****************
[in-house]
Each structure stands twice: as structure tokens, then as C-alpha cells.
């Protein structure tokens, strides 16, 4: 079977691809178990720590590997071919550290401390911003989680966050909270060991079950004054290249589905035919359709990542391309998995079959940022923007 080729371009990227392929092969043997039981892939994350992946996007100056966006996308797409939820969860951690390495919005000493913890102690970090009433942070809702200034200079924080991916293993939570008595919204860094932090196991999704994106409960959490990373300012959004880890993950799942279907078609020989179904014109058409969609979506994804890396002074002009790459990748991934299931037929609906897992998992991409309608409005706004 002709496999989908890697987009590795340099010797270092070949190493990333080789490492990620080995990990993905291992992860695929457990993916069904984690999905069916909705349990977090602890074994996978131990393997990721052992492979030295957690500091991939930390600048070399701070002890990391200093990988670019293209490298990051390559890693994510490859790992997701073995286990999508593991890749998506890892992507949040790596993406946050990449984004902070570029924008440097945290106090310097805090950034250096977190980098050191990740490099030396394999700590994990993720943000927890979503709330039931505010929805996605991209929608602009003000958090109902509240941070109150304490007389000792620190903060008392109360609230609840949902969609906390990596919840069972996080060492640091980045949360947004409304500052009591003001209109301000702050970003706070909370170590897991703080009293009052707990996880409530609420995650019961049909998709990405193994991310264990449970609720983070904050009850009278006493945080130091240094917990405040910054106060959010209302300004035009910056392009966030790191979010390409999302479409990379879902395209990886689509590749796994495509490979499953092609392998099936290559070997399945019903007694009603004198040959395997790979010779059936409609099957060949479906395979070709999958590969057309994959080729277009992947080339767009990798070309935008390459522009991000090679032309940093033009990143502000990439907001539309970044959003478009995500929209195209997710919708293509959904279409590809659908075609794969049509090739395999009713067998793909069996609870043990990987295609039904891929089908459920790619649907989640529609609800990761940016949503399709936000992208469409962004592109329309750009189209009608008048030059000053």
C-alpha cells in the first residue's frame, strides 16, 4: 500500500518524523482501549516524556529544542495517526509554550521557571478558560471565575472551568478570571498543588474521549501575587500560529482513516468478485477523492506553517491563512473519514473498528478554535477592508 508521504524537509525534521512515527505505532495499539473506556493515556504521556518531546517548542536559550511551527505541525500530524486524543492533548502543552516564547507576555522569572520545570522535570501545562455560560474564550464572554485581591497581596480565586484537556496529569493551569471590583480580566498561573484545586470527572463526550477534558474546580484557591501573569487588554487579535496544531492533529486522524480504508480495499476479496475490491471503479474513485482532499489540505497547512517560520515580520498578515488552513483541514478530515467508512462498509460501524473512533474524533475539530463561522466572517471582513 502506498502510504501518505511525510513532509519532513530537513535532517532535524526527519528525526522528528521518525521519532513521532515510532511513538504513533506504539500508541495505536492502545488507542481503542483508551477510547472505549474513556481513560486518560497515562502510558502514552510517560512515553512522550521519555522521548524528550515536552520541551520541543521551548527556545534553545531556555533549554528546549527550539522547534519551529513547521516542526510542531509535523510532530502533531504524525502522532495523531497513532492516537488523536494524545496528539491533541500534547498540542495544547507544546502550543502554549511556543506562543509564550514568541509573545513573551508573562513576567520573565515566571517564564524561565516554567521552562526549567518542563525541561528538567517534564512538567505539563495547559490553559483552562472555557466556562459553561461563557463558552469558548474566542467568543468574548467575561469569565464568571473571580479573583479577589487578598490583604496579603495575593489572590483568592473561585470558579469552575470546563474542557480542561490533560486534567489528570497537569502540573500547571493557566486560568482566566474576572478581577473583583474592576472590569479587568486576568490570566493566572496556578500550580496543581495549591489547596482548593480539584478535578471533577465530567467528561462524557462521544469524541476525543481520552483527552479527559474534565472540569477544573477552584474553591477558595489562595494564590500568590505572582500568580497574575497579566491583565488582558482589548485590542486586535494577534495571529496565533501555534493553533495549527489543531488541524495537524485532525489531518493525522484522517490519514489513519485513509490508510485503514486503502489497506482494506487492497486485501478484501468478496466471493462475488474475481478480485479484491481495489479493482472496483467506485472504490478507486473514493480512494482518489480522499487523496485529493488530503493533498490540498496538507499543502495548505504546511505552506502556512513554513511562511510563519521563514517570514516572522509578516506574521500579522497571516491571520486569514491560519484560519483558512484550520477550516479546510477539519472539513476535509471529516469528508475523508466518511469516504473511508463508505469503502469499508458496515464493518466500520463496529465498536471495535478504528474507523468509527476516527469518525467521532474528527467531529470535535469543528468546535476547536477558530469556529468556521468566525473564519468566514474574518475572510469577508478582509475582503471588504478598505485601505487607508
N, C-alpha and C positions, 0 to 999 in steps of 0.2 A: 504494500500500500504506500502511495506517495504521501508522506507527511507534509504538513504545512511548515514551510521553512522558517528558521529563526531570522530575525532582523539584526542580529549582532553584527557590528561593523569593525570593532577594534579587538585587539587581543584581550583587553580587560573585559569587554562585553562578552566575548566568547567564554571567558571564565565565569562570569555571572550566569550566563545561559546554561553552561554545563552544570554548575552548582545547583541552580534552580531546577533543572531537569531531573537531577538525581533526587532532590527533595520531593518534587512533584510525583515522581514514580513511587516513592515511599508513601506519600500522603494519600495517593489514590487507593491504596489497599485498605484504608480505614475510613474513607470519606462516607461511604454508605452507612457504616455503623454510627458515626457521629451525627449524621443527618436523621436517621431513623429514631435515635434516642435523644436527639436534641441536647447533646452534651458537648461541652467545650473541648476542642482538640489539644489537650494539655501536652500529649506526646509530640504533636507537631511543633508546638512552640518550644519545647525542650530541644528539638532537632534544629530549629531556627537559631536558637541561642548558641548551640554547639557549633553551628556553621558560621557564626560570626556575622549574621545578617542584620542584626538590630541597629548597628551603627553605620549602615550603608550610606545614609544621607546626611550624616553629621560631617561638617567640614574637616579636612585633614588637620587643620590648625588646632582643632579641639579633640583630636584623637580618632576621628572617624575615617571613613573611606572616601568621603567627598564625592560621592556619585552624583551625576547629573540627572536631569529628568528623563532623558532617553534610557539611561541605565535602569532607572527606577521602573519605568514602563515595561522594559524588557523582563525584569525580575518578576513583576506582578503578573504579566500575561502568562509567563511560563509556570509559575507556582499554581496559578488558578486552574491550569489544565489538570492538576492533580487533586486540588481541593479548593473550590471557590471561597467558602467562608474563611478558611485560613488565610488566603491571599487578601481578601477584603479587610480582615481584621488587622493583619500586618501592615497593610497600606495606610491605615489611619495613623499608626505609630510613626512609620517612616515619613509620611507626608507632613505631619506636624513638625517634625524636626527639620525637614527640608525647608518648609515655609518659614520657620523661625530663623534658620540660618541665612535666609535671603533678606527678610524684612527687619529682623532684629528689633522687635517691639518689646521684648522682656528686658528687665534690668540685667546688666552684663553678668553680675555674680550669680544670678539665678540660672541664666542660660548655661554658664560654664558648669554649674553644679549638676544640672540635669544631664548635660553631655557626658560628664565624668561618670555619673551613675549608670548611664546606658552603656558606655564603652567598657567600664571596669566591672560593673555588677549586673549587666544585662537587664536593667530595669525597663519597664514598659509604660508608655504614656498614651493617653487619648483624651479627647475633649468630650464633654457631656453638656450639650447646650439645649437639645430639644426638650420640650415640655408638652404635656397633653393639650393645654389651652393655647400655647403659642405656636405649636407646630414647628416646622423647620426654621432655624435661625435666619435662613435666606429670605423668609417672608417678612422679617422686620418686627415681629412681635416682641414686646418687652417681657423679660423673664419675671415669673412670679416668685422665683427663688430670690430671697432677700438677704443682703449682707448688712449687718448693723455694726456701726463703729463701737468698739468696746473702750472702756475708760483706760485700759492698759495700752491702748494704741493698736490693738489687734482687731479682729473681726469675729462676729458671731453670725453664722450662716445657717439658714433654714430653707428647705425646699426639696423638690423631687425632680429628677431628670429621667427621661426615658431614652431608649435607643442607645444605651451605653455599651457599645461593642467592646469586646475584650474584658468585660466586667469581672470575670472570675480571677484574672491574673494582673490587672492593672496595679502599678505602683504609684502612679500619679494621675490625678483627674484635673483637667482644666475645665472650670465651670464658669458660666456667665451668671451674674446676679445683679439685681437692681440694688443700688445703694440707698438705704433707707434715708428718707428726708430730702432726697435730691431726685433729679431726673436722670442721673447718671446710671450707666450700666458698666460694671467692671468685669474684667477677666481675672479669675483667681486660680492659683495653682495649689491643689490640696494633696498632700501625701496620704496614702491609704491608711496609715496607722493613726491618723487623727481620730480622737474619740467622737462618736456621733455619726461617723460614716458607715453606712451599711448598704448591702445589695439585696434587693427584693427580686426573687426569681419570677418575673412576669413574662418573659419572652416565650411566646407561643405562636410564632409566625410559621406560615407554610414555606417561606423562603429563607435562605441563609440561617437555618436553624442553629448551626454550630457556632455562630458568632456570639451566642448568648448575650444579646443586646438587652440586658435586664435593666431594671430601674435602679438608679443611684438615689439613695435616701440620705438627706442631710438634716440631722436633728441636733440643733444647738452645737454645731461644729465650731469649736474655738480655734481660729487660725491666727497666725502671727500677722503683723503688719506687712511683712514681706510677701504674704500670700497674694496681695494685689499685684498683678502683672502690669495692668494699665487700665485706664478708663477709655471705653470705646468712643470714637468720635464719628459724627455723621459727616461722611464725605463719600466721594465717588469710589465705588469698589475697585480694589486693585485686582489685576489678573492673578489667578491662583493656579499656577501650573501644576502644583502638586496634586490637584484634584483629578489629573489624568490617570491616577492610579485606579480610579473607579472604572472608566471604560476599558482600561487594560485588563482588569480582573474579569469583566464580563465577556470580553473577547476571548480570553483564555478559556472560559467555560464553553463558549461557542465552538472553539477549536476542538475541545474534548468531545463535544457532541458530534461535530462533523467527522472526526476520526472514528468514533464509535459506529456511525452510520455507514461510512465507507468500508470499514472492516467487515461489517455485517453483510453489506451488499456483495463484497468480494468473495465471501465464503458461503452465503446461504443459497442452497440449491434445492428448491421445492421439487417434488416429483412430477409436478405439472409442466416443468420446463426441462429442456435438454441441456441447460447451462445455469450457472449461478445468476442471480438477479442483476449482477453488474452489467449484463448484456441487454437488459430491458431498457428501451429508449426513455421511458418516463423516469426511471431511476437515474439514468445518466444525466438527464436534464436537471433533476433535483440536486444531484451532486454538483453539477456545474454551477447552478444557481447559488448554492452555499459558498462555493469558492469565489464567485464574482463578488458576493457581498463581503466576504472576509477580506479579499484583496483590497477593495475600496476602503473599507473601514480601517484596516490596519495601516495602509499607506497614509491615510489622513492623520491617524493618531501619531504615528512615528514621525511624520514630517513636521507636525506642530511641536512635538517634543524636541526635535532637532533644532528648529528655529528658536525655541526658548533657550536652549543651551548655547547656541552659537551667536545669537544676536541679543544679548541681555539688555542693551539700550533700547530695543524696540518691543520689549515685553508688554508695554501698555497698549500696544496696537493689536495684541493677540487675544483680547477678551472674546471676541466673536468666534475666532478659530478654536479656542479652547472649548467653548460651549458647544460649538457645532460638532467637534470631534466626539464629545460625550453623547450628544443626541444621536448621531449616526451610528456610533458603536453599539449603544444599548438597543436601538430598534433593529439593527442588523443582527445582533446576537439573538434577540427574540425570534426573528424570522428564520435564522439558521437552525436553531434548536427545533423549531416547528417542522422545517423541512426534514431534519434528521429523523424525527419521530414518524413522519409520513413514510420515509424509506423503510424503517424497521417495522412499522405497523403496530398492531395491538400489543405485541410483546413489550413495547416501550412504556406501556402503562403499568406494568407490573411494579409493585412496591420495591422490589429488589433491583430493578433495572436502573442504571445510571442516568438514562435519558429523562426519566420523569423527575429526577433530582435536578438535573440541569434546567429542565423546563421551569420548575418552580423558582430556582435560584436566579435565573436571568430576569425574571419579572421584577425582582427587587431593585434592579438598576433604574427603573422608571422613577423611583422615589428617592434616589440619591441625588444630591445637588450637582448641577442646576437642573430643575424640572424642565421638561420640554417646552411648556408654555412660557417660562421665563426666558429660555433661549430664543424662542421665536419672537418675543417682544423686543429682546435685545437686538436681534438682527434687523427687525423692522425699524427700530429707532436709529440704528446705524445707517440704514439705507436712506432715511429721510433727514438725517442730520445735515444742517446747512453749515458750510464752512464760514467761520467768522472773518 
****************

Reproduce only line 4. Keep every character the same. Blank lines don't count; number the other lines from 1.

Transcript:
C-alpha cells in the first residue's frame, strides 16, 4: 500500500518524523482501549516524556529544542495517526509554550521557571478558560471565575472551568478570571498543588474521549501575587500560529482513516468478485477523492506553517491563512473519514473498528478554535477592508 508521504524537509525534521512515527505505532495499539473506556493515556504521556518531546517548542536559550511551527505541525500530524486524543492533548502543552516564547507576555522569572520545570522535570501545562455560560474564550464572554485581591497581596480565586484537556496529569493551569471590583480580566498561573484545586470527572463526550477534558474546580484557591501573569487588554487579535496544531492533529486522524480504508480495499476479496475490491471503479474513485482532499489540505497547512517560520515580520498578515488552513483541514478530515467508512462498509460501524473512533474524533475539530463561522466572517471582513 502506498502510504501518505511525510513532509519532513530537513535532517532535524526527519528525526522528528521518525521519532513521532515510532511513538504513533506504539500508541495505536492502545488507542481503542483508551477510547472505549474513556481513560486518560497515562502510558502514552510517560512515553512522550521519555522521548524528550515536552520541551520541543521551548527556545534553545531556555533549554528546549527550539522547534519551529513547521516542526510542531509535523510532530502533531504524525502522532495523531497513532492516537488523536494524545496528539491533541500534547498540542495544547507544546502550543502554549511556543506562543509564550514568541509573545513573551508573562513576567520573565515566571517564564524561565516554567521552562526549567518542563525541561528538567517534564512538567505539563495547559490553559483552562472555557466556562459553561461563557463558552469558548474566542467568543468574548467575561469569565464568571473571580479573583479577589487578598490583604496579603495575593489572590483568592473561585470558579469552575470546563474542557480542561490533560486534567489528570497537569502540573500547571493557566486560568482566566474576572478581577473583583474592576472590569479587568486576568490570566493566572496556578500550580496543581495549591489547596482548593480539584478535578471533577465530567467528561462524557462521544469524541476525543481520552483527552479527559474534565472540569477544573477552584474553591477558595489562595494564590500568590505572582500568580497574575497579566491583565488582558482589548485590542486586535494577534495571529496565533501555534493553533495549527489543531488541524495537524485532525489531518493525522484522517490519514489513519485513509490508510485503514486503502489497506482494506487492497486485501478484501468478496466471493462475488474475481478480485479484491481495489479493482472496483467506485472504490478507486473514493480512494482518489480522499487523496485529493488530503493533498490540498496538507499543502495548505504546511505552506502556512513554513511562511510563519521563514517570514516572522509578516506574521500579522497571516491571520486569514491560519484560519483558512484550520477550516479546510477539519472539513476535509471529516469528508475523508466518511469516504473511508463508505469503502469499508458496515464493518466500520463496529465498536471495535478504528474507523468509527476516527469518525467521532474528527467531529470535535469543528468546535476547536477558530469556529468556521468566525473564519468566514474574518475572510469577508478582509475582503471588504478598505485601505487607508